Dodo At Oxford by Philip Atkins
My rating: 5 of 5 stars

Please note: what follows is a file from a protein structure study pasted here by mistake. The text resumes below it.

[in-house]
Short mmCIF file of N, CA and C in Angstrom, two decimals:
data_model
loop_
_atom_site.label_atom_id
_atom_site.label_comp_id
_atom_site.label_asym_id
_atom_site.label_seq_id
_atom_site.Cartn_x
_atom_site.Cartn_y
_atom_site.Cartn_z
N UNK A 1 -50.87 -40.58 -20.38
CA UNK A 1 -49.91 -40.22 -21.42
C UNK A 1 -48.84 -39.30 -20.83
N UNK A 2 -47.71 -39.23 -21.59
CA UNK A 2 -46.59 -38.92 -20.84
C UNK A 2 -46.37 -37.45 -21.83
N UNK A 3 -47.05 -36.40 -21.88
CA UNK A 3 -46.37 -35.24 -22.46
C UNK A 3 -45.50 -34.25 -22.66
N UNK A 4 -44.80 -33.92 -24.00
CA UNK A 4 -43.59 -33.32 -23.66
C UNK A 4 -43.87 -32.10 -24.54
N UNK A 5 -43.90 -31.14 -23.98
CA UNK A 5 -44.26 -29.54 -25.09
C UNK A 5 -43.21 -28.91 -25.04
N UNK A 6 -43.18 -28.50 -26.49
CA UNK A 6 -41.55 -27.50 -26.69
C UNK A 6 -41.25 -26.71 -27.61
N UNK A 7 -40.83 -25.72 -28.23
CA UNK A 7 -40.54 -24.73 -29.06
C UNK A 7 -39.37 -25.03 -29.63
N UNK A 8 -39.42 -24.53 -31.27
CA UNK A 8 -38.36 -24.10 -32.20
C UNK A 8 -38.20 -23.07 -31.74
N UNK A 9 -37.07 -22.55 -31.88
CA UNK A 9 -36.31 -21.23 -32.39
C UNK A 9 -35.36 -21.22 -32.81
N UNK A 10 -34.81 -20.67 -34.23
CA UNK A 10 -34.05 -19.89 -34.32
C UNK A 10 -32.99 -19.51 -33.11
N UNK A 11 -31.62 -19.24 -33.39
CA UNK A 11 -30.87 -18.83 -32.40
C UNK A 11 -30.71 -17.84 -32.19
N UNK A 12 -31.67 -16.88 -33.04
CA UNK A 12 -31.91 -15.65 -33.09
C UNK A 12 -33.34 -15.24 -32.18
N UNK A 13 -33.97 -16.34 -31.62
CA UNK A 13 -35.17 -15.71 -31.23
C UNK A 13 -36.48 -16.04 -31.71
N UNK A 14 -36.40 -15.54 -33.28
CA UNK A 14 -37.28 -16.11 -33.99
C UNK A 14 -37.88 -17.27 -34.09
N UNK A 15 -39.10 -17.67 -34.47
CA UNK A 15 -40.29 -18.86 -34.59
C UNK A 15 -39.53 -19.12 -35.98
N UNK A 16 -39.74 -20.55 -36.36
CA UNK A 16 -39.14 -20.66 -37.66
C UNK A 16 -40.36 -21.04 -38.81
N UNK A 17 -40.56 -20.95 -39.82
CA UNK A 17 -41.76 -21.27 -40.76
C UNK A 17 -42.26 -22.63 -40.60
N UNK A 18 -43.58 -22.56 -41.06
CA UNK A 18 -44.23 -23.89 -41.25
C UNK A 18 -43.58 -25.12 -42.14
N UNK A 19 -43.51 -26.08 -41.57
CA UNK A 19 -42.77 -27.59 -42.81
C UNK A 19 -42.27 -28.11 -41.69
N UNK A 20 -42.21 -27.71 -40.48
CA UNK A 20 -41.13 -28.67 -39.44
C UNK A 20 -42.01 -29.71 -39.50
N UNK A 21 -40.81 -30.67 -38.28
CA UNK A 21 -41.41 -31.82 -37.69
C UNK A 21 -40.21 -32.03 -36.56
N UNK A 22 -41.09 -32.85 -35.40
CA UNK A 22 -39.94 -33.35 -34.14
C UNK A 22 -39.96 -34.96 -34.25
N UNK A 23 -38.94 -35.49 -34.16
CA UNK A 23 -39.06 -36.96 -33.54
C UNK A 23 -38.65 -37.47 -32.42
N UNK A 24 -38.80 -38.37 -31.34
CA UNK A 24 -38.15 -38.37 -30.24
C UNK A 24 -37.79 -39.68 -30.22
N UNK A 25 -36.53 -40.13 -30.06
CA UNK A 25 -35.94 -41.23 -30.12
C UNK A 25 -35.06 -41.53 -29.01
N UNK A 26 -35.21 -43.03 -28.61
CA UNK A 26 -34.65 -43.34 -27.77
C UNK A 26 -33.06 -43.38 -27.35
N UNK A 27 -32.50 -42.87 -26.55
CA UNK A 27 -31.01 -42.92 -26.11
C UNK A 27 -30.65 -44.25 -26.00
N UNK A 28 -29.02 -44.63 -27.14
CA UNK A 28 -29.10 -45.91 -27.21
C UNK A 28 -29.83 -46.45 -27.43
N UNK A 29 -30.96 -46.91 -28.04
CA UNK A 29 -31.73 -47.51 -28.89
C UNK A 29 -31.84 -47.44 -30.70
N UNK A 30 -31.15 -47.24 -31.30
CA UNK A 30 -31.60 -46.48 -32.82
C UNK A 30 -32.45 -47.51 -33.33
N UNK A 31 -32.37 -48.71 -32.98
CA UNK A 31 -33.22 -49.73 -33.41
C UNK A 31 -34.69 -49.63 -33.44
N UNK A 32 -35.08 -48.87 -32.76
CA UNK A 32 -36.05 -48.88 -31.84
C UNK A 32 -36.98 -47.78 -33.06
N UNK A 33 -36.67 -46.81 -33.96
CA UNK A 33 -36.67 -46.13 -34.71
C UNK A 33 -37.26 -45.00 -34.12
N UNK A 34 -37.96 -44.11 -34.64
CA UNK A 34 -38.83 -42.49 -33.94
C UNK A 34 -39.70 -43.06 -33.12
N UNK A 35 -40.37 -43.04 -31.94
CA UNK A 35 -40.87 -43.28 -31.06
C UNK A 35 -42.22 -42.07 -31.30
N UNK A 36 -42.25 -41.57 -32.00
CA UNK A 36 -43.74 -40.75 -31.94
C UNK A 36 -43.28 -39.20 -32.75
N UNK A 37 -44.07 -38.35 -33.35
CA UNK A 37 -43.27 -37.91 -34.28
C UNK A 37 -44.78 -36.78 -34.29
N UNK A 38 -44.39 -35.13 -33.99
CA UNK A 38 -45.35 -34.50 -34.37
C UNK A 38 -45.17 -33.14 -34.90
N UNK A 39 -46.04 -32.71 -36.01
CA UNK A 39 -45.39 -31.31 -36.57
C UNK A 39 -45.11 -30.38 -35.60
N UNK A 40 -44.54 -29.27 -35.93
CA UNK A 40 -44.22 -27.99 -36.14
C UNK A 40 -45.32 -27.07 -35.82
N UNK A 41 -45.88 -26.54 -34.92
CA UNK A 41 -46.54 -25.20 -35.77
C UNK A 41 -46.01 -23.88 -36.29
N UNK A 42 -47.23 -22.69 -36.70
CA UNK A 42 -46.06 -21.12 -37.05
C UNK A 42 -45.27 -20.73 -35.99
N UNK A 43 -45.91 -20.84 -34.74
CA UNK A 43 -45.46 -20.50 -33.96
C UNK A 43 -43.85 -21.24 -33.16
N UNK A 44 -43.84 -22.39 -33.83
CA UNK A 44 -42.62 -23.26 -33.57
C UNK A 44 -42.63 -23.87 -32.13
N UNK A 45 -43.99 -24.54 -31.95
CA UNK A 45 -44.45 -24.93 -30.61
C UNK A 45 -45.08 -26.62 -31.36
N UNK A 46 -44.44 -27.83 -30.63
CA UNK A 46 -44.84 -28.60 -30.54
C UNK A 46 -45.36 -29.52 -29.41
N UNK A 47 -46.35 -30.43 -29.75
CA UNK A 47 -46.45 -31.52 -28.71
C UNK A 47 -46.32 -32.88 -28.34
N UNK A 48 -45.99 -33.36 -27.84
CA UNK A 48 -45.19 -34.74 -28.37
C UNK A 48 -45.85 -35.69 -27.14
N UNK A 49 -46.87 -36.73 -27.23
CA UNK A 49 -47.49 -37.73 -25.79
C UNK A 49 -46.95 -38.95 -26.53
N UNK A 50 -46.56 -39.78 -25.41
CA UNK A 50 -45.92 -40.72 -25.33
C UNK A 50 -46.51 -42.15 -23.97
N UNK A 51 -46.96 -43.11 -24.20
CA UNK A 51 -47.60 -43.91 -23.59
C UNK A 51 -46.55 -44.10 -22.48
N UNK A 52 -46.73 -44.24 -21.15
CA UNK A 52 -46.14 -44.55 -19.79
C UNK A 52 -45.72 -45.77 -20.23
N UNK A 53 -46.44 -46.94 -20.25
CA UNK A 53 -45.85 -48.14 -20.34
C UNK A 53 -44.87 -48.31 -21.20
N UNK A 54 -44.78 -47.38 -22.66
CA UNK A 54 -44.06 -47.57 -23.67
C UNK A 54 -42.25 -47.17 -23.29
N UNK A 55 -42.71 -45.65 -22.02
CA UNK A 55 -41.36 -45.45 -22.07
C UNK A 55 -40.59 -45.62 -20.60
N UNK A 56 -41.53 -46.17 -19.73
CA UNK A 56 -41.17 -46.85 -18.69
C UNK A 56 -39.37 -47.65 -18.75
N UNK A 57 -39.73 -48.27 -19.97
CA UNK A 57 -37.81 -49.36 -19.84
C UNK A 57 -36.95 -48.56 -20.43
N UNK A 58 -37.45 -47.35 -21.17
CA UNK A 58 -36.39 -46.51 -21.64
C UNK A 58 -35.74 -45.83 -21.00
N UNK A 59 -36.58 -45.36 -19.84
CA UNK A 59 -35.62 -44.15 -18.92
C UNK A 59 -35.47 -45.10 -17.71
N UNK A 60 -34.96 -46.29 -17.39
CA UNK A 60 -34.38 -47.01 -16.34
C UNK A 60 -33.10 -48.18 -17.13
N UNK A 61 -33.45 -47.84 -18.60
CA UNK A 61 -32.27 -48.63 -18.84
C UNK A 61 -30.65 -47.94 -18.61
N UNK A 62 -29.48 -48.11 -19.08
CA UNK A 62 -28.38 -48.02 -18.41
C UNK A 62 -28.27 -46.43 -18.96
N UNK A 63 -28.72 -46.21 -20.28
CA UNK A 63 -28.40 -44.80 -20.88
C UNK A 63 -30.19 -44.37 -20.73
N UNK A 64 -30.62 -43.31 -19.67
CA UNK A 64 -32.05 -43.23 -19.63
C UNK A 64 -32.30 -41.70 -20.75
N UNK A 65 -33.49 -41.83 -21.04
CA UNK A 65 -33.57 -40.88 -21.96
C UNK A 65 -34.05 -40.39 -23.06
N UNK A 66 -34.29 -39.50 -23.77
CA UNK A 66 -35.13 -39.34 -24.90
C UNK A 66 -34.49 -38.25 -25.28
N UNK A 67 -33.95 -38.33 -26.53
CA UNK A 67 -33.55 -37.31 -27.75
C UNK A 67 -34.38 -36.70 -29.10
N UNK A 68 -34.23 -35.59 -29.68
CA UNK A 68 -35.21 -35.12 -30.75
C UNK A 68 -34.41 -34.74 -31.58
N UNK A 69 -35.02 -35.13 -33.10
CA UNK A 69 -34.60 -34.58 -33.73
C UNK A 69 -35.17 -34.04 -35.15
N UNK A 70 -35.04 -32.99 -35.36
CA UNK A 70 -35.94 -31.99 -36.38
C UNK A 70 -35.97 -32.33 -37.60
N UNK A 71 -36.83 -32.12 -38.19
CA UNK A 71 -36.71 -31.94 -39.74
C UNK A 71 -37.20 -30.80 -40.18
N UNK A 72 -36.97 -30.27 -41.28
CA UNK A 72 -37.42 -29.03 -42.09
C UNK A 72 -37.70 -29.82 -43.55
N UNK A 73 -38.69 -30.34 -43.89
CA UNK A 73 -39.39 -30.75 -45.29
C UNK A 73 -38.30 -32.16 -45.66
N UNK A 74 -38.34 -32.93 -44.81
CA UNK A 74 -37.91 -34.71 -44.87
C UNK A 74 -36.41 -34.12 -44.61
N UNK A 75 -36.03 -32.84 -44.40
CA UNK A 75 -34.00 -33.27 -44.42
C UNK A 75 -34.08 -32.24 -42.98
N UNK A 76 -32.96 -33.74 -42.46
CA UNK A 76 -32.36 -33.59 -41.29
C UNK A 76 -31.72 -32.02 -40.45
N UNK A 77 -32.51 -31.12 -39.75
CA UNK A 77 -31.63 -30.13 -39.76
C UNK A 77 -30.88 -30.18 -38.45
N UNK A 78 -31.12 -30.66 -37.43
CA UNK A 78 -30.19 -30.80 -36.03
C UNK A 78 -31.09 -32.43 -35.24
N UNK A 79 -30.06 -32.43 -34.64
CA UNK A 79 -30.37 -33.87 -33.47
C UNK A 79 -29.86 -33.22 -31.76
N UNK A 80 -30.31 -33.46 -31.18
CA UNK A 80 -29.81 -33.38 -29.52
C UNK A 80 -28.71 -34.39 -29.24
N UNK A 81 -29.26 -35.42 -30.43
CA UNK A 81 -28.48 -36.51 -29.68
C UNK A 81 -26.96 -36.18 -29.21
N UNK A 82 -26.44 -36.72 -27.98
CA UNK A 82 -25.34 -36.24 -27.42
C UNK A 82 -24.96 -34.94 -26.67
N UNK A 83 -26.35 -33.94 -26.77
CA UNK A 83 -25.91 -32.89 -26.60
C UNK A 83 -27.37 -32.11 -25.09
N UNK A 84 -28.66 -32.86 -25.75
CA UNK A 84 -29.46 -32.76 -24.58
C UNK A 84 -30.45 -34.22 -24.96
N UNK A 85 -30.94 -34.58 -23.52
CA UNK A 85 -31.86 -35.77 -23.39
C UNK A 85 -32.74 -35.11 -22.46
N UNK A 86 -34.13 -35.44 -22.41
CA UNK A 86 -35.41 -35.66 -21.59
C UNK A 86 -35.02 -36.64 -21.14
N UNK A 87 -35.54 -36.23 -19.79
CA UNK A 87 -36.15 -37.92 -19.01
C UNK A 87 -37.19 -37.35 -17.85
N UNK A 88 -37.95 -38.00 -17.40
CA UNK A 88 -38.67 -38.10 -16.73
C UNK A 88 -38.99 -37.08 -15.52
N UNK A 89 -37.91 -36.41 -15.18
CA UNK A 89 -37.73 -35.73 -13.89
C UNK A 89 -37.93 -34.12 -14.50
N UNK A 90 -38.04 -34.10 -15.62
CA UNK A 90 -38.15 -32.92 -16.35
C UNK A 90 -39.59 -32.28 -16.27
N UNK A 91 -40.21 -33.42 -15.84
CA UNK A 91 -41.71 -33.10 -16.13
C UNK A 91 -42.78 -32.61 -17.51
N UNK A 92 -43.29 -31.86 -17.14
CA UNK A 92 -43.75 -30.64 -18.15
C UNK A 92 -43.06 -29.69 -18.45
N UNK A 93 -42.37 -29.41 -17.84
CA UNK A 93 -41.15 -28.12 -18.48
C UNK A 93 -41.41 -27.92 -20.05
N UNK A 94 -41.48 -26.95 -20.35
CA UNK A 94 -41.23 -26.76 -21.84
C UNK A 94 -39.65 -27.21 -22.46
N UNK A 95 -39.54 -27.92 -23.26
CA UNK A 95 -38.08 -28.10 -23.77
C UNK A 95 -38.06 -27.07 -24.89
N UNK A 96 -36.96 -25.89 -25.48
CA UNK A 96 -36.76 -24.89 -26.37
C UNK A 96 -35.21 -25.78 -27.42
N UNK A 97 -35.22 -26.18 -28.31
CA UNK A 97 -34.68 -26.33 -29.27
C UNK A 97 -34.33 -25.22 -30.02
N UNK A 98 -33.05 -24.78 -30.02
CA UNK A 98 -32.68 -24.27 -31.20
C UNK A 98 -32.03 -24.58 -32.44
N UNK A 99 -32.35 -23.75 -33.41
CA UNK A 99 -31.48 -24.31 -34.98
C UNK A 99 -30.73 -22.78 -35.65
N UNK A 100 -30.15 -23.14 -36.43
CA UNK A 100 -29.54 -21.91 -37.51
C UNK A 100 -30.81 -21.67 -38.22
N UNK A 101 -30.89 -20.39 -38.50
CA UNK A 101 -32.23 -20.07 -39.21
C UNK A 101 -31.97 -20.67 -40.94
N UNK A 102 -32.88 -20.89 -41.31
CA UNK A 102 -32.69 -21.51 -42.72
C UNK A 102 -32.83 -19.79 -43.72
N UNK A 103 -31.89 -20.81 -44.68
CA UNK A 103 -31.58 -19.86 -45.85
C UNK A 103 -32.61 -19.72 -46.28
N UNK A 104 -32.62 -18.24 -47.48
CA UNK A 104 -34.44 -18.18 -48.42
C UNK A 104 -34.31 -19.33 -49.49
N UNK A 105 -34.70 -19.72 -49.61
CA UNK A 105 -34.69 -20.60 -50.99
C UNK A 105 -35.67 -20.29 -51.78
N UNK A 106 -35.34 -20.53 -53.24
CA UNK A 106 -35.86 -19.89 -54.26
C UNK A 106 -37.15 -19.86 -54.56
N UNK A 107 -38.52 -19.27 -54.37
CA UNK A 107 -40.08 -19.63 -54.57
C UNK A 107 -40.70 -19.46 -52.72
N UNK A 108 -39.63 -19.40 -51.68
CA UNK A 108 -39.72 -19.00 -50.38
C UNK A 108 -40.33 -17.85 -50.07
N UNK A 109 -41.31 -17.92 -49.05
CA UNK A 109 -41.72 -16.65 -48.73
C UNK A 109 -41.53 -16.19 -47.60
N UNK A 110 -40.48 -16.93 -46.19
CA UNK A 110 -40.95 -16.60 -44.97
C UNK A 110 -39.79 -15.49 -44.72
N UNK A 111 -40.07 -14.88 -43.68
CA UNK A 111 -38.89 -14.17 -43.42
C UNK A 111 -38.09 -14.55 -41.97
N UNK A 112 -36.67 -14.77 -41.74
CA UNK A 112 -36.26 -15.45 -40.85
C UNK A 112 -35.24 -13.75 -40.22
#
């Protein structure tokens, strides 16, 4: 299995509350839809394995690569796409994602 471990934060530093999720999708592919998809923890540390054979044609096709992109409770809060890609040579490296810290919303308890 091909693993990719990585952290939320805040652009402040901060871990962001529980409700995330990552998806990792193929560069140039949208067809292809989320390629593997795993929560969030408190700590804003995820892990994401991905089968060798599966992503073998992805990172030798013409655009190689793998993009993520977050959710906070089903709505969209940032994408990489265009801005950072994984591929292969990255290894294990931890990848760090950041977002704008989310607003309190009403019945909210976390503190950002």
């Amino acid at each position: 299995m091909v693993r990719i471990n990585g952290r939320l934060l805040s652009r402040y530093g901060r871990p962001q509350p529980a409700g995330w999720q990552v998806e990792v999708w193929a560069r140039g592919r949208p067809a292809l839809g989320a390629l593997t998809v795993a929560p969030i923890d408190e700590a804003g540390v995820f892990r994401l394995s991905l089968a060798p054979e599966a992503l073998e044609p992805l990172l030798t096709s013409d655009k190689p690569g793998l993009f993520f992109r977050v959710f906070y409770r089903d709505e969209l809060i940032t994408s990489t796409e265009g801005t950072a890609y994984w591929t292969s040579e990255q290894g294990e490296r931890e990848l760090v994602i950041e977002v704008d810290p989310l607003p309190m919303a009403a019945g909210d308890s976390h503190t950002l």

Truth be told, when a friend buys a book for me, I'm more-often-than-not thankful, but shamefully put the book on a pile, probably never to be read again. In this case, however, some good friends of mine, who understand my . . . erm . . . quirky taste in books, picked this up while they were visiting Oxford. They also knew that Oxford is one of my favorite cities in the world, and I've seen a few cities in my time. As a US Air Force brat during the Reagan/Thatcher years, I lived in Bedford, UK, and traveled to Oxford a few times, in which I fell in love with that storied city. So I was delighted to read this book, which is, ostensibly, a "found" diary written by a student at Oxford in the 17th-Century. Said student inherits one of the last of the Dodos and undertakes a study of the bird. But the diary really isn't about the bird, it's about life in Oxford, early modern and modern. The book as an artifact is wonderful, with "found" objects like a collectors card from a pack of cigarettes, a photo of an injured cat, and a series of letters and other documents hinting at the story of a dog being purchased and transported across the country. The many side notes, some of them completely non-sequitor, add a whimsical air to the work, illuminating the story and the book itself, even down to the type of print used in its pages. It is a funny, somewhat surreal contemplation on the city itself, perhaps pointing to the Dodo as a type or symbol of the city itself. But your conclusion might be different - this book lends itself to many interpretations, none of them wrong.
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